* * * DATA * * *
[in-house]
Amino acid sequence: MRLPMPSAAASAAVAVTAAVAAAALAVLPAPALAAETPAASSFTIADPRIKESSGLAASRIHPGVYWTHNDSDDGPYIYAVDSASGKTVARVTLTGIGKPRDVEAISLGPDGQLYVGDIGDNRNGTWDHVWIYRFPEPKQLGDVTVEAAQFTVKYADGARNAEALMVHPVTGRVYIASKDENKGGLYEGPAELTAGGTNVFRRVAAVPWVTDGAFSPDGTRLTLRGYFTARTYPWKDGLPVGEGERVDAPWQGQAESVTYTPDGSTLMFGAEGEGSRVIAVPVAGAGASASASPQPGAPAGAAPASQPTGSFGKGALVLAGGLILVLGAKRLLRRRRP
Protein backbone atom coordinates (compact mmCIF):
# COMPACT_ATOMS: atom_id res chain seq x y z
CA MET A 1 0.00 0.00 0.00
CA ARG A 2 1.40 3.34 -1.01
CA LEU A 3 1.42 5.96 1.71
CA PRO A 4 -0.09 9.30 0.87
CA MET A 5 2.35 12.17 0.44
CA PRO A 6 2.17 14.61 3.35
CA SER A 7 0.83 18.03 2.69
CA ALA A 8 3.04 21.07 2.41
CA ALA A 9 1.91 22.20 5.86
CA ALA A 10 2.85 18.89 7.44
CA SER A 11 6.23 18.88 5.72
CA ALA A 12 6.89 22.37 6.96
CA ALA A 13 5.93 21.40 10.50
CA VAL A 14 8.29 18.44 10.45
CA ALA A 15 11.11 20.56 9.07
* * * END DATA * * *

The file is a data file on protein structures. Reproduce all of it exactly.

[in-house]
Amino acid sequence: MRLPMPSAAASAAVAVTAAVAAAALAVLPAPALAAETPAASSFTIADPRIKESSGLAASRIHPGVYWTHNDSDDGPYIYAVDSASGKTVARVTLTGIGKPRDVEAISLGPDGQLYVGDIGDNRNGTWDHVWIYRFPEPKQLGDVTVEAAQFTVKYADGARNAEALMVHPVTGRVYIASKDENKGGLYEGPAELTAGGTNVFRRVAAVPWVTDGAFSPDGTRLTLRGYFTARTYPWKDGLPVGEGERVDAPWQGQAESVTYTPDGSTLMFGAEGEGSRVIAVPVAGAGASASASPQPGAPAGAAPASQPTGSFGKGALVLAGGLILVLGAKRLLRRRRP
Protein backbone atom coordinates (compact mmCIF):
# COMPACT_ATOMS: atom_id res chain seq x y z
CA MET A 1 0.00 0.00 0.00
CA ARG A 2 1.40 3.34 -1.01
CA LEU A 3 1.42 5.96 1.71
CA PRO A 4 -0.09 9.30 0.87
CA MET A 5 2.35 12.17 0.44
CA PRO A 6 2.17 14.61 3.35
CA SER A 7 0.83 18.03 2.69
CA ALA A 8 3.04 21.07 2.41
CA ALA A 9 1.91 22.20 5.86
CA ALA A 10 2.85 18.89 7.44
CA SER A 11 6.23 18.88 5.72
CA ALA A 12 6.89 22.37 6.96
CA ALA A 13 5.93 21.40 10.50
CA VAL A 14 8.29 18.44 10.45
CA ALA A 15 11.11 20.56 9.07